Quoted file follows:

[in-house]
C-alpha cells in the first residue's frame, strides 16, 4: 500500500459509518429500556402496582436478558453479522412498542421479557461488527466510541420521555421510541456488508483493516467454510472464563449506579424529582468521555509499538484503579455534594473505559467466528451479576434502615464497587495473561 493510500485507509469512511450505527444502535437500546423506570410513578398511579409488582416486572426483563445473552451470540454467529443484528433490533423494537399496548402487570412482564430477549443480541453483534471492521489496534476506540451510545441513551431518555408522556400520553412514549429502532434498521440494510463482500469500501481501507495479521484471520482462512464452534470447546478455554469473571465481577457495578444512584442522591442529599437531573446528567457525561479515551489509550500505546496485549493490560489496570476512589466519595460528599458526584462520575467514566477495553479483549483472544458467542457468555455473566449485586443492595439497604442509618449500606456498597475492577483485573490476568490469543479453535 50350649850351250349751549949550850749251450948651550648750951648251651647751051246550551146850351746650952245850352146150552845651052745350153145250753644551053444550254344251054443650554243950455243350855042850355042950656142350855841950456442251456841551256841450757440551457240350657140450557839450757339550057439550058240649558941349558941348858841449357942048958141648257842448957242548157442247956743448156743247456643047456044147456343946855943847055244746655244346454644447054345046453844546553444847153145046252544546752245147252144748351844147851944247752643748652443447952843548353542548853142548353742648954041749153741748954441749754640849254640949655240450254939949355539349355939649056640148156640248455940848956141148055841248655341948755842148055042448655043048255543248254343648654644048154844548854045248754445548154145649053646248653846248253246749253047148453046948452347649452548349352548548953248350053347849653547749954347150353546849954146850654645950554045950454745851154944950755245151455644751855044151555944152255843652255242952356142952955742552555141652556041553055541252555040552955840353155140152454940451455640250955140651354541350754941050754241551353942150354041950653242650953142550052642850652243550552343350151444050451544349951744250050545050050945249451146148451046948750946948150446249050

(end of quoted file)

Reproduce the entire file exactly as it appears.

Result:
[in-house]
C-alpha cells in the first residue's frame, strides 16, 4: 500500500459509518429500556402496582436478558453479522412498542421479557461488527466510541420521555421510541456488508483493516467454510472464563449506579424529582468521555509499538484503579455534594473505559467466528451479576434502615464497587495473561 493510500485507509469512511450505527444502535437500546423506570410513578398511579409488582416486572426483563445473552451470540454467529443484528433490533423494537399496548402487570412482564430477549443480541453483534471492521489496534476506540451510545441513551431518555408522556400520553412514549429502532434498521440494510463482500469500501481501507495479521484471520482462512464452534470447546478455554469473571465481577457495578444512584442522591442529599437531573446528567457525561479515551489509550500505546496485549493490560489496570476512589466519595460528599458526584462520575467514566477495553479483549483472544458467542457468555455473566449485586443492595439497604442509618449500606456498597475492577483485573490476568490469543479453535 50350649850351250349751549949550850749251450948651550648750951648251651647751051246550551146850351746650952245850352146150552845651052745350153145250753644551053444550254344251054443650554243950455243350855042850355042950656142350855841950456442251456841551256841450757440551457240350657140450557839450757339550057439550058240649558941349558941348858841449357942048958141648257842448957242548157442247956743448156743247456643047456044147456343946855943847055244746655244346454644447054345046453844546553444847153145046252544546752245147252144748351844147851944247752643748652443447952843548353542548853142548353742648954041749153741748954441749754640849254640949655240450254939949355539349355939649056640148156640248455940848956141148055841248655341948755842148055042448655043048255543248254343648654644048154844548854045248754445548154145649053646248653846248253246749253047148453046948452347649452548349352548548953248350053347849653547749954347150353546849954146850654645950554045950454745851154944950755245151455644751855044151555944152255843652255242952356142952955742552555141652556041553055541252555040552955840353155140152454940451455640250955140651354541350754941050754241551353942150354041950653242650953142550052642850652243550552343350151444050451544349951744250050545050050945249451146148451046948750946948150446249050